Physical description

The Joly meldometer was created to determine the melting point of minerals. W.E. Wilson, an astronomer and author, stated in 1900 that the Joly meldometer consisted of a ‘a strip of platinum on which minute fragments of any mineral can be placed, while any alteration in its length can be determined by means of a micrometer screw which touches a lever connected with one end of the strip. The strip can be heated by an electric current, and is calibrated by observing the micrometer readings corresponding to the temperatures at which some substances of known melting-points melt’i . One reason why the Joly meldometer was seen as a successful addition to science was the small amount of any substance that it required for testing. Only a minute sample was needed for the instrument to work and so a tiny part could be taken from a delicate item without destroying itii .

The instrument was originally manufactured by the Irish company Yeates & Son of Dublin. The Yeates family business was established in the early 1790’s and is thought to have operated until approximately 1922iii . Their business slogan was recorded as ‘Instrument makers to the University’, a slogan which proudly exhibited their relationship with Trinity College, Dublin. The company was located directly opposite Trinity College, the place where the Joly meldometer was created. Working in such close proximity must have assisted this business relationship.

The inventor of this meldometer was Irishman John Joly. Joly was born in 1857 at the Church of Ireland Rectory, Hollywood House. His education led him to Trinity College Dublin where, by 1891, he had obtained a Bachelor of Engineering degree as well as a Doctorate of Science. The entirety of his working life appears to have taken place at Trinity College although he is known to have travelled in order to consult with other scientists such as the world renowned Sir Ernest Rutherford.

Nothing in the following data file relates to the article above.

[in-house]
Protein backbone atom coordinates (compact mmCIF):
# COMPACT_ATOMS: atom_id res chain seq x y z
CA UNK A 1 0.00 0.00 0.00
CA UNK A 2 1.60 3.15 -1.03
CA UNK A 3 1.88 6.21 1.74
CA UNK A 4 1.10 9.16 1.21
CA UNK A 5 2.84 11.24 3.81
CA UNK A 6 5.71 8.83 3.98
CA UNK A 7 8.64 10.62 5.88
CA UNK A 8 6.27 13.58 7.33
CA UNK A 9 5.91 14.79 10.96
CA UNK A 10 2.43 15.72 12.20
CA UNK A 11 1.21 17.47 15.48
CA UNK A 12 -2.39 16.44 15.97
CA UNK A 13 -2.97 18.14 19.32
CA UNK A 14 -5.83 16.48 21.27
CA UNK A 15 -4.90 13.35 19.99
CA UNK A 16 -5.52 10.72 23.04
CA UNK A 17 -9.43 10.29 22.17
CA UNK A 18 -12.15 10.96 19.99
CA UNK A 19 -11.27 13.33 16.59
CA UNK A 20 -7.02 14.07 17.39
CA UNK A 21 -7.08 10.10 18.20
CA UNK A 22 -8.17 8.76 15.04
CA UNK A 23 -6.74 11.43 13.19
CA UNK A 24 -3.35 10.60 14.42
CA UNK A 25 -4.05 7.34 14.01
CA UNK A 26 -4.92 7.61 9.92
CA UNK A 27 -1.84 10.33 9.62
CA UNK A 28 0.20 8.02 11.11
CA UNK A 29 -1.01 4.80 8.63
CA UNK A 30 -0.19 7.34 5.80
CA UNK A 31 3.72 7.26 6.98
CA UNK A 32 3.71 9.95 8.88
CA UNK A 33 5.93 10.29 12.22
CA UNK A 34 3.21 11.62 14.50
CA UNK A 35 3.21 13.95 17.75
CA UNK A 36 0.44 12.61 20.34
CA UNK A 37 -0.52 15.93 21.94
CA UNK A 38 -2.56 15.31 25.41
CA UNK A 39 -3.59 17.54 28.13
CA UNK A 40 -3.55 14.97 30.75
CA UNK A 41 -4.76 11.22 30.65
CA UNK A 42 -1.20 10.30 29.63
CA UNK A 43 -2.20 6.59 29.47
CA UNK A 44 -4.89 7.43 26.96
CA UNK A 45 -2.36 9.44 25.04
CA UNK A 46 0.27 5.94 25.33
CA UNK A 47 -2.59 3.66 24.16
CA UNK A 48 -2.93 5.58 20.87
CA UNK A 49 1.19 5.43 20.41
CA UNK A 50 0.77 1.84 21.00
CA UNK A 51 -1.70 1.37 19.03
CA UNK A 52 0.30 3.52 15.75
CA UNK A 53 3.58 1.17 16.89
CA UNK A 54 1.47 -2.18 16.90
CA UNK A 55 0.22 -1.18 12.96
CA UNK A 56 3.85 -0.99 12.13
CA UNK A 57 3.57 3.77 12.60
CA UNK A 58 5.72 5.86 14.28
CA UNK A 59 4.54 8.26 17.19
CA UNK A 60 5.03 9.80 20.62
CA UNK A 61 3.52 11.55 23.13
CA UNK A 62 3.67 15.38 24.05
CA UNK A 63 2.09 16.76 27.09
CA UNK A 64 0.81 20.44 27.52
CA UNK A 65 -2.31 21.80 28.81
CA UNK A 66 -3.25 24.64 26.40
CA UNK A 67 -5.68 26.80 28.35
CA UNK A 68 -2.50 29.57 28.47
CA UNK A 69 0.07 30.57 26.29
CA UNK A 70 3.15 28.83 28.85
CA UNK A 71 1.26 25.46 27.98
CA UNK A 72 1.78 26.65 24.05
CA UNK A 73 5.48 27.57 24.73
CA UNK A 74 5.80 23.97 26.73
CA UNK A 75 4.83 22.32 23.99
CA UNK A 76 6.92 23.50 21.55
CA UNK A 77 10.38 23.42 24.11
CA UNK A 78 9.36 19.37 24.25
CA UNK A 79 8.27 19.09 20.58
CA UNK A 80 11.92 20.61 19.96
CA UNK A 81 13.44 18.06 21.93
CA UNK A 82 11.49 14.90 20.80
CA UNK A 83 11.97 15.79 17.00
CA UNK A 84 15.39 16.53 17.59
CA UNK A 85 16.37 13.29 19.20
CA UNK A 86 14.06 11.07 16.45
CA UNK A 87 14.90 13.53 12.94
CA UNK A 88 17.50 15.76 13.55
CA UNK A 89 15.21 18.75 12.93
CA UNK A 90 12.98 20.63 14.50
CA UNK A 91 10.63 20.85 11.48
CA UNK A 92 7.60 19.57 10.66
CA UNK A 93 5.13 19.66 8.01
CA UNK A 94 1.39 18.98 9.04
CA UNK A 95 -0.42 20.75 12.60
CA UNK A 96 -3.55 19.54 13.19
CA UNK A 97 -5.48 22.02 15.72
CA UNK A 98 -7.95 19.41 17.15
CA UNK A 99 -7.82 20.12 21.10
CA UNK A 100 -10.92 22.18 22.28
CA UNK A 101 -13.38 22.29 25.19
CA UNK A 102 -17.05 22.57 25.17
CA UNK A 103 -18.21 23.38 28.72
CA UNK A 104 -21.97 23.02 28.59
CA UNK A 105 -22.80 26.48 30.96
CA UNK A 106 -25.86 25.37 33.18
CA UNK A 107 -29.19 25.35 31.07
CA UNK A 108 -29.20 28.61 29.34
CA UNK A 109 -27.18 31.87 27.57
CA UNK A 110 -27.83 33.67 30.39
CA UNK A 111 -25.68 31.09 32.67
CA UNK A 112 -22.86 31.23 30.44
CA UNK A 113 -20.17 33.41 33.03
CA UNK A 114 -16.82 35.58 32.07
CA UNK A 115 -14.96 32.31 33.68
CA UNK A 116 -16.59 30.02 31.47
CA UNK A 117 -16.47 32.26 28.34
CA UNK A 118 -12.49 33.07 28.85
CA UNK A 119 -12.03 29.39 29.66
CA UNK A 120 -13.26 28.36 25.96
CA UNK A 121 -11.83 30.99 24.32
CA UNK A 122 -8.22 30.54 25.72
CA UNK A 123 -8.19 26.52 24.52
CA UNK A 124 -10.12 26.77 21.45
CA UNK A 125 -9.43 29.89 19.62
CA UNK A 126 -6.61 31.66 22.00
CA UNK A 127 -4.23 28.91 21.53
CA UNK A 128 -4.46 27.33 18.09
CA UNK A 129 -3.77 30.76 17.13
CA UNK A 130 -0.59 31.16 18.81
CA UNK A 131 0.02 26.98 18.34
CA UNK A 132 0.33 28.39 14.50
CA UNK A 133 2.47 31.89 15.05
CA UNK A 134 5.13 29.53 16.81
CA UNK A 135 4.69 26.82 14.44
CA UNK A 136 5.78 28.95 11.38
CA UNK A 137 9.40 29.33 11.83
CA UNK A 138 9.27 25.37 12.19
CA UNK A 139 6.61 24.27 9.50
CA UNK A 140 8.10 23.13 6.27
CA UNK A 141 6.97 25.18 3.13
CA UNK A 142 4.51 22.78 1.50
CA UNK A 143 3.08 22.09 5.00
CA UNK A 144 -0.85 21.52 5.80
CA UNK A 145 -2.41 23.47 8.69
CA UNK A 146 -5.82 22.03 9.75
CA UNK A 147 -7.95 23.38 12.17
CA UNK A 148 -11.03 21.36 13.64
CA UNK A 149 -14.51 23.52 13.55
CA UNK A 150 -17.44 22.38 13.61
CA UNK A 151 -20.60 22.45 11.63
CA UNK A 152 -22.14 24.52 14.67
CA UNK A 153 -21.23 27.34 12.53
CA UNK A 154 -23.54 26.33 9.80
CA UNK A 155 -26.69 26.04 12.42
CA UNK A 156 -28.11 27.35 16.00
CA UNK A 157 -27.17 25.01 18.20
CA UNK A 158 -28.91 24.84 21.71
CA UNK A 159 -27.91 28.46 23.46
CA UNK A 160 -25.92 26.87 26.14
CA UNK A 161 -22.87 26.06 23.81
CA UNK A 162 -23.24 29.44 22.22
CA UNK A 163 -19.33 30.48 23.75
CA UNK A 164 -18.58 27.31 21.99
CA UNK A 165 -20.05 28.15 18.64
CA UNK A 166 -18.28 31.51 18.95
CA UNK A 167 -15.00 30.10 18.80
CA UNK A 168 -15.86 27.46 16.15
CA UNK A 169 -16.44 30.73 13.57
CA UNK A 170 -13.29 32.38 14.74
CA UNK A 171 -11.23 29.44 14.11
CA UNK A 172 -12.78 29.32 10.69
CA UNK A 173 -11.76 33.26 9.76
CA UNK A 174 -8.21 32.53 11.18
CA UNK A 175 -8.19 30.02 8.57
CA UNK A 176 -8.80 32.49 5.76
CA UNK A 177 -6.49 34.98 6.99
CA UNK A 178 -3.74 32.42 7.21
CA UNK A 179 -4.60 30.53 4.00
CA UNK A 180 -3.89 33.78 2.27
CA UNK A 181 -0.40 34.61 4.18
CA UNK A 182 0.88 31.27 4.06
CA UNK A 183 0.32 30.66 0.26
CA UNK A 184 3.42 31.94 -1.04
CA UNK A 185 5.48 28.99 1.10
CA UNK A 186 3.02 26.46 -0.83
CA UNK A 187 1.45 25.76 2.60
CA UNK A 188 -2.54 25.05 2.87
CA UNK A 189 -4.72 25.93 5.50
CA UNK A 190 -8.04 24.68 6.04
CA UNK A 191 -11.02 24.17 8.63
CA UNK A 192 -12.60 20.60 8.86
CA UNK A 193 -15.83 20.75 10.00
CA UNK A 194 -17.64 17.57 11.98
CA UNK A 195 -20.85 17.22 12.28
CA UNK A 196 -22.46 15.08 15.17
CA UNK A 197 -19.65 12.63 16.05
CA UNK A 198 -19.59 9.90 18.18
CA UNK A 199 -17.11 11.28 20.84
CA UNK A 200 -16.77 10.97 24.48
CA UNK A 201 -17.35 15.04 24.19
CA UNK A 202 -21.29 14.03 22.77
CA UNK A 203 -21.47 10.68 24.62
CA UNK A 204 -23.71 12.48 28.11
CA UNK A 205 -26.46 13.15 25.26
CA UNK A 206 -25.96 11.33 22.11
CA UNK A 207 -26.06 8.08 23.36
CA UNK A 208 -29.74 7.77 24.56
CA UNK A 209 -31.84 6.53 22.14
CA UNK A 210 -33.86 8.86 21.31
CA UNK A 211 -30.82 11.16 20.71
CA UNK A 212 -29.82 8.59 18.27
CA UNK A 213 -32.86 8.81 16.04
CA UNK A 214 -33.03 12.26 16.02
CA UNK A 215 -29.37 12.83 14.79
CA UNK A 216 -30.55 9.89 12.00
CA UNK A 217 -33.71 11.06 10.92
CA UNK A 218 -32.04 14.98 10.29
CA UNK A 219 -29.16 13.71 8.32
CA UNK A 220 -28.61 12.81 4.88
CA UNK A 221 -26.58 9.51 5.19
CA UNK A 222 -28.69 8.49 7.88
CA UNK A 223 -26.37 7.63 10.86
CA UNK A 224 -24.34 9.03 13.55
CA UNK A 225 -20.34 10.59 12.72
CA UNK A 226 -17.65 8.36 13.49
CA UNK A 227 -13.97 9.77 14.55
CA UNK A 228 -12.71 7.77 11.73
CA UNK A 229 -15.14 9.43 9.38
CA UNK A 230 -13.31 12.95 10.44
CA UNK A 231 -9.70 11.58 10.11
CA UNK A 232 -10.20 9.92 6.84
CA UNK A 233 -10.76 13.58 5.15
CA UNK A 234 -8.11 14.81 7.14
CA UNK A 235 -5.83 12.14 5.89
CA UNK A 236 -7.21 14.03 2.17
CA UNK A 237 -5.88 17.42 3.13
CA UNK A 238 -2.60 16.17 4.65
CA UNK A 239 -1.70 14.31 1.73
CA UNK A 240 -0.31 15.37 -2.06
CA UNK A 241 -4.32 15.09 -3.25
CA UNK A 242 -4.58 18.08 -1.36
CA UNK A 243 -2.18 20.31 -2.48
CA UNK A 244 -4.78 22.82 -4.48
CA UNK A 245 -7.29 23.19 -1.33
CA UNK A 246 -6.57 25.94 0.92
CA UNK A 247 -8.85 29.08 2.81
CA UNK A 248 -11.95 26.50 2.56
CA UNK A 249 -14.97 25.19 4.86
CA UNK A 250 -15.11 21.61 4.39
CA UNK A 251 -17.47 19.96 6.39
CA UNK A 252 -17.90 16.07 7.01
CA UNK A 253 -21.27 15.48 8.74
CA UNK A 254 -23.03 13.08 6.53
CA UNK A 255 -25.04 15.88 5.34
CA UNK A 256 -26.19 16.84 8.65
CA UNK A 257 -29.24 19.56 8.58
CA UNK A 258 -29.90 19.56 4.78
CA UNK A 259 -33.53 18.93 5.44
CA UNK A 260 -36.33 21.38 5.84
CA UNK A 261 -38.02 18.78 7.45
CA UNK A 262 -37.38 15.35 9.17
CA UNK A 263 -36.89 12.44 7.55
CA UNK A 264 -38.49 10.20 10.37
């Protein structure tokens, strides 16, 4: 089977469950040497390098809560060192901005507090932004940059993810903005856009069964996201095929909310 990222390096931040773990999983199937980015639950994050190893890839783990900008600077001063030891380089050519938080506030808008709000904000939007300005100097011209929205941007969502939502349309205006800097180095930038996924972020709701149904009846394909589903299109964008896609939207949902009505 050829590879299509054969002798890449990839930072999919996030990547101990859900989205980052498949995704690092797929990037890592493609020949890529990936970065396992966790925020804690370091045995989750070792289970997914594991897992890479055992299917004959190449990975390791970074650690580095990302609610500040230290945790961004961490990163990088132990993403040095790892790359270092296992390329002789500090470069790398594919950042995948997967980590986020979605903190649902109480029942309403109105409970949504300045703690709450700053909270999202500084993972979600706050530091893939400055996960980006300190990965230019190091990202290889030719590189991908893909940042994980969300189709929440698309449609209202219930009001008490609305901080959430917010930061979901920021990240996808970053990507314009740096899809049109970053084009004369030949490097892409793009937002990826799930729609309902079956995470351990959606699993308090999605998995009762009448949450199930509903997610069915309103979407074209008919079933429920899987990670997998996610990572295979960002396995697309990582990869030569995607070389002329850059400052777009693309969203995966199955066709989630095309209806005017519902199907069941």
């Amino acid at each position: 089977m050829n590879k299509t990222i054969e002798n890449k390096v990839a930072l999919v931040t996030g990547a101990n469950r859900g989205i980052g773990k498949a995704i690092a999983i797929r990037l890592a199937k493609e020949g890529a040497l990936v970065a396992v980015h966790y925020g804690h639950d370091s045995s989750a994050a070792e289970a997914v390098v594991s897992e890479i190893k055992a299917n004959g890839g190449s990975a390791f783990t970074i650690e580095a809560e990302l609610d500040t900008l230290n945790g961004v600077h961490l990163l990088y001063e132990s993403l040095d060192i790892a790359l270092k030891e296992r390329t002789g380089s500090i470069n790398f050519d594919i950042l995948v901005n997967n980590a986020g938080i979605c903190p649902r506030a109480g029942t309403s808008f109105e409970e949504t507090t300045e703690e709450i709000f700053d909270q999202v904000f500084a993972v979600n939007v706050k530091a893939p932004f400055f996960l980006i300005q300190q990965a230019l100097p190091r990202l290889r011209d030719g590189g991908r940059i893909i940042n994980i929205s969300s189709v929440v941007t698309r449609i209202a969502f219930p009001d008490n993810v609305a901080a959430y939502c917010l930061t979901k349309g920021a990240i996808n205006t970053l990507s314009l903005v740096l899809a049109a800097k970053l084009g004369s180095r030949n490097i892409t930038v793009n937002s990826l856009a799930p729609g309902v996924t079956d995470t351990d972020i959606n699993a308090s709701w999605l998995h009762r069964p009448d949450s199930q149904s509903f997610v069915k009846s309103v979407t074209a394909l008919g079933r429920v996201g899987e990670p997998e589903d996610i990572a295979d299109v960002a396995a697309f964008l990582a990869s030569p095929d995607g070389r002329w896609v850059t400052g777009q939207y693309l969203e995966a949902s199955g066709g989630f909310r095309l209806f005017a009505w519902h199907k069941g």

The Joly meldometer was used for a variety of different purposes, with scientists often adapting the instrument to suit their own needs. For instance, the previously mentioned astronomer W.E. Wilson adapted the meldometer to assist him in measuring the radiation of the suniv . Joly used his device in an attempt to ascertain the age of the earth. In 1913, along with Sir Rutherford, Joly came to the conclusion that the earth was approximately 400 million years old. They did this by analysing the decay of radioactivity in minerals. According to our present knowledge of the earth this was a much more accurate date than the dates Joly had previously derived. He had first thought that the earth was 97 million years old due to the volume of sodium in the oceans. Joly’s second analysis of the topic had resulted in the age of 80 million years. This figure was based on the accumulation of sediment.

Apart from designing his meldometer, Joly is also remembered for his work with colour photography. In 1894 Joly discovered a method for creating colour photographs from a single platev . He also studied the use of radiation as a treatment for cancer and persuaded the Royal Dublin Society to establish the Radium Institute to assist hospitals. In 1933 Joly passed away at the age of seventy-six.